In 1936 there was a further controversy at the Henley Regatta when the Australian national eight, preparing for the Berlin Olympics, was excluded from the Grand Challenge Cup because the crew was composed of policemen, deemed to be ‘manual workers’. The resulting embarrassment persuaded the Amateur Rowing Association and the Stewards of Henley Royal Regatta of the need for change to the rules. On 9 June 1937, the offending references to manual labourers, mechanics, artisans and menial duties were deleted from the ARA rules; Henley’s rules were changed the following day, coming into effect from the 1938 regatta.
In September 1997, FISA removed all references to amateurism in its rules and in December 1998 Henley followed suit. The regatta is therefore now entirely open.
For most of its history, Henley Royal Regatta has only been open to male competitors but this has changed more recently. Women coxswains of male crews were permitted from 1975 and as such the first female competitor in the regatta was Christine Paul, cox of Furnivall Sculling Club in the Thames Challenge Cup in that year.
There was much discussion about the introduction of events for women. The Stewards felt that they faced a dilemma: on the one hand it was argued that women’s rowing would never flourish whilst there were no women’s events at Britain’s premier regatta; on the other it was clear that open women’s events would be dominated by foreign competitors, whilst events closed to foreign competitors would not serve the desired purpose. Another difficulty was the length of the course. The standard distance for international women’s races was at that time 1000 m. It was clear that races over the full Henley course (2112 m) would not be appealing to women’s crews preparing for international championships.
Peter Coni, who was elected as Chairman of the regatta’s Committee of Management in 1978, was supportive of the idea of introducing women’s events. However, he had had little time to take any action when there was an attempt to force the issue. Kingston Rowing Club sent in an entry for the Double Sculls Challenge Cup in the names of A.Hohl and P.Bird. The crew was in fact Great Britain internationals Astrid Ayling and Pauline Hart, who had made the entry under their maiden names. The regatta realised the subterfuge and Coni made a statement to the press in which he said that it was 'sad that a long-established club should think it reasonable behaviour to make a deliberately false declaration'. He added that the stewards had no fear of the Sex Discrimination Act.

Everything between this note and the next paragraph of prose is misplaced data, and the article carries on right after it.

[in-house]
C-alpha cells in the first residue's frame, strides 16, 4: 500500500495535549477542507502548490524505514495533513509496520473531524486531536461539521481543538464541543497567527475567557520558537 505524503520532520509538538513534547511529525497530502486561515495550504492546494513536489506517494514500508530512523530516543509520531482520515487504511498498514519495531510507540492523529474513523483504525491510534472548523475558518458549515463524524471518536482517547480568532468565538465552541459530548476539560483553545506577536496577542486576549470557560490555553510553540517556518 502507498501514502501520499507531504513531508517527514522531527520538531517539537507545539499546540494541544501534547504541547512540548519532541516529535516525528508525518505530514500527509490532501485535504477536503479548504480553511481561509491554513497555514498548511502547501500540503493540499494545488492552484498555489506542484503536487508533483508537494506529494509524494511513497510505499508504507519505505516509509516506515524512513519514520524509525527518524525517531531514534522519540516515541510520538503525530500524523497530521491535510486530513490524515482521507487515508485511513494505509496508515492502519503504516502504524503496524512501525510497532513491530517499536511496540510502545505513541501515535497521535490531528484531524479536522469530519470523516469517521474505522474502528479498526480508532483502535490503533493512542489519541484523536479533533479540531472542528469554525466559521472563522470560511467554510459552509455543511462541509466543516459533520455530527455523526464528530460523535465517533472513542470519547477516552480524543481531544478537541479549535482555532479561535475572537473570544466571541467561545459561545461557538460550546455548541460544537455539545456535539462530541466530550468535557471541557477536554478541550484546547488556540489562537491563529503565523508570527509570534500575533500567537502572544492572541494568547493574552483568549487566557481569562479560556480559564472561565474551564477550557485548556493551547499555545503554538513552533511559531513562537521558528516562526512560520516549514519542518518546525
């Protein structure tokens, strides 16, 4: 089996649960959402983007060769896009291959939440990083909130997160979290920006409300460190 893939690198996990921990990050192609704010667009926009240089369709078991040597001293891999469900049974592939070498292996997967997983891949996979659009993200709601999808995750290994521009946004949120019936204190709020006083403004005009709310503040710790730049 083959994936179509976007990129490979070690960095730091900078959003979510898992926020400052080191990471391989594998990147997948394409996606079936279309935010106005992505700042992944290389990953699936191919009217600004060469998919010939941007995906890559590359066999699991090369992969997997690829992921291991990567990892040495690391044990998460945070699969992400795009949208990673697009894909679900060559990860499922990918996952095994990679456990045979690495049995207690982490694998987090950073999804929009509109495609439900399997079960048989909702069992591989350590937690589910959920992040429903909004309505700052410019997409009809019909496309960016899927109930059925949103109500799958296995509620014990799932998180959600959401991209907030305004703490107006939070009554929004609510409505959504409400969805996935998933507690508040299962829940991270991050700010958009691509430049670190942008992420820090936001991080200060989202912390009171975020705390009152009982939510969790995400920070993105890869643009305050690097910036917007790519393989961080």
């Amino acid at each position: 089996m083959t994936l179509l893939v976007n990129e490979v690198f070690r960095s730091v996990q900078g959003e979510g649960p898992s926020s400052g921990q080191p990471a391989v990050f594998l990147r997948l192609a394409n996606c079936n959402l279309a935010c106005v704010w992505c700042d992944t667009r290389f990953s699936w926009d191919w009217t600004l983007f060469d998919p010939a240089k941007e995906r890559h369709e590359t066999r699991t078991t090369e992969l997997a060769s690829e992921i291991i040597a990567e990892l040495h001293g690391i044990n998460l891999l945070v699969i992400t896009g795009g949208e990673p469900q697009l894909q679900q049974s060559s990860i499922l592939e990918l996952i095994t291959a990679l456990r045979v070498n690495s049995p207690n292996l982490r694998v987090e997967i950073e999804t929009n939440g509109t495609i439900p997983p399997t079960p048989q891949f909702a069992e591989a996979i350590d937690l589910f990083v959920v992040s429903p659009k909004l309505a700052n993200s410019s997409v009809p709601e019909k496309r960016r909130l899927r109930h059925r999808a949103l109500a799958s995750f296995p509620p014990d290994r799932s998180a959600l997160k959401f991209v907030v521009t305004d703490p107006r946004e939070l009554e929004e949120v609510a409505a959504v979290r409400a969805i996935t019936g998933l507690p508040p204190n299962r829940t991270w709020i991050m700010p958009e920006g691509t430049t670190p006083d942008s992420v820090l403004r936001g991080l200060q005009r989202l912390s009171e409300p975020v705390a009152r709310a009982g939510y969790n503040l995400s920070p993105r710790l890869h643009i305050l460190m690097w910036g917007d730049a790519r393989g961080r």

In 1979, the Committee announced that there would be exhibition events for women in 1981, with entries by invitation only:
The Stewards announced in December 1979 that they were considering the possibility of adding certain Events for Women to the Regatta programme. As a preliminary step two invitation events are being held this year, with racing from the Barrier start used for the Special Race for Schools. These events will enable the Stewards to assess the feasibility of including races over the shorter Course during the normal Regatta programme, and the desirability of the considerable extension to the hours of racing which any full Events for Women would necessarily involve.
In 1982, a Single Sculls Event was added and the start was moved to Fawley so that the course was closer to 1000 m. As the intermediate start installations were required for the shorter distance, the races had to take place during intervals in the normal racing programme (the lunch or tea breaks) which meant that only the dedicated stayed to watch. This was a pity, since the final of the Women’s Invitation Single was a highlight of the regatta, with Beryl Mitchell of Thames Tradesmen’s Rowing Club (World Silver medallist in 1981) beating Stephanie Foster of Waiariki Rowing Club, New Zealand (World Bronze medallist in 1982) by one length. Astrid Ayling was also able to race legimately, winning the Invitation Double Sculls event with Rosie Clugston.
The time taken to install the start equipment at Fawley combined with the relative lack of crowd interest meant that the Stewards took the decision not to repeat the experiment in 1983.